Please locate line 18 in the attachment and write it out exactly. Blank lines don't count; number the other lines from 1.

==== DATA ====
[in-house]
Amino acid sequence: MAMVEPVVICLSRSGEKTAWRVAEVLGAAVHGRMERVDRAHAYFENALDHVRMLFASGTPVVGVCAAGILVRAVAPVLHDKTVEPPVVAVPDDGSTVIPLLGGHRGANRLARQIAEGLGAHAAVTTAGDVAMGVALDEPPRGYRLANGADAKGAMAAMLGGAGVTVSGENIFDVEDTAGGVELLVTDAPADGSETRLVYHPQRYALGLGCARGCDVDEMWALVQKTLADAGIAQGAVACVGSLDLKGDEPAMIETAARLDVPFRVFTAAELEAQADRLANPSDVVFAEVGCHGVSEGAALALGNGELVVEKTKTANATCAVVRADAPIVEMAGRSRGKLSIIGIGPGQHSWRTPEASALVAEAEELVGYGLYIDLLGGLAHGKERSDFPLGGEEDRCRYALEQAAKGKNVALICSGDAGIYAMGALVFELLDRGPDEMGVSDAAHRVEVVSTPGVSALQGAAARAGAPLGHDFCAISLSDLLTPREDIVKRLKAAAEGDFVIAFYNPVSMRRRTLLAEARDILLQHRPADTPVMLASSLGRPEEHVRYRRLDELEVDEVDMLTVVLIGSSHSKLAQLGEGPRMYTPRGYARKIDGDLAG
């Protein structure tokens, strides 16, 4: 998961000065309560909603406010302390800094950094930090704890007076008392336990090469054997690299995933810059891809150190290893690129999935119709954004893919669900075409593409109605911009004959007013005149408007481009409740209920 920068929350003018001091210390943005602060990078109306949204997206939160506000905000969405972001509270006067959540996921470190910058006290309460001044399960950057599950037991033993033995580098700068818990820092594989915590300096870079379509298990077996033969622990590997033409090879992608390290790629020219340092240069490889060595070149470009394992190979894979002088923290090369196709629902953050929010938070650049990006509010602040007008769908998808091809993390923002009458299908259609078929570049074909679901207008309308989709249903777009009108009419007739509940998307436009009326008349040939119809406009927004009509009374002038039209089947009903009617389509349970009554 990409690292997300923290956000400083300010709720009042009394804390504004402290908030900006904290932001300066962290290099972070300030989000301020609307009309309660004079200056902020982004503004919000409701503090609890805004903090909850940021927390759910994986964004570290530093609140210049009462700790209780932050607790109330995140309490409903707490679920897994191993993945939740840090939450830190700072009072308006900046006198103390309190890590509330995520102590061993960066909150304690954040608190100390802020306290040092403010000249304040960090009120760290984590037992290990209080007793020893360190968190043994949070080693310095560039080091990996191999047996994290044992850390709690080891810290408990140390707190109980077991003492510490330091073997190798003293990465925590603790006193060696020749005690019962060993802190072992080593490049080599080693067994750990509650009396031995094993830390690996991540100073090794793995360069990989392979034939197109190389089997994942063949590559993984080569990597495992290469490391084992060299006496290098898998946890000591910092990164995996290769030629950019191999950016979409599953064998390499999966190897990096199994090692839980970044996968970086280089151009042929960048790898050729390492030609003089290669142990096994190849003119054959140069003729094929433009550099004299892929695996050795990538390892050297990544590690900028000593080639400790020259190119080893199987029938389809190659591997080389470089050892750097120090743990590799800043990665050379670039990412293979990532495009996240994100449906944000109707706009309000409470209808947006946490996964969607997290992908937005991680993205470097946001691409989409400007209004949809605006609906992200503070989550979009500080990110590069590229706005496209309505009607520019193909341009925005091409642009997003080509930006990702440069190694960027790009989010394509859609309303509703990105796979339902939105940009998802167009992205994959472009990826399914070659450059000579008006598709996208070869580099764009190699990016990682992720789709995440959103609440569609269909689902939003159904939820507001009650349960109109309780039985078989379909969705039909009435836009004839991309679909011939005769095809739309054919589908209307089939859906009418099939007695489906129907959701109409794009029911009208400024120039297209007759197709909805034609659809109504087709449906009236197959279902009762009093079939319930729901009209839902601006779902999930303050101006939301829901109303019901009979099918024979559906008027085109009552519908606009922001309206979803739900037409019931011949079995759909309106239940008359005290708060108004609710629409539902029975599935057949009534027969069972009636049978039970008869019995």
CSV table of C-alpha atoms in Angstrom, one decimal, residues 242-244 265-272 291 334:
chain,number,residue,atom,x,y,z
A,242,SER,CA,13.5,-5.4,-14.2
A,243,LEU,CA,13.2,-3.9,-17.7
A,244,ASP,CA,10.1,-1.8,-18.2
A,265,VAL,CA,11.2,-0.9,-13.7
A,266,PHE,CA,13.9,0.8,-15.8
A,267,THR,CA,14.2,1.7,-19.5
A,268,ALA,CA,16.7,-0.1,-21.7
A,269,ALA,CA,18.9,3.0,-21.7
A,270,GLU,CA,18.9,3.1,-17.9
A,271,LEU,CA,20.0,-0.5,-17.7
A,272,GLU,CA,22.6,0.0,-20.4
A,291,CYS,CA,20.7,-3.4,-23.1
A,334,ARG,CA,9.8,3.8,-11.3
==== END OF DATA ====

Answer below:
A,334,ARG,CA,9.8,3.8,-11.3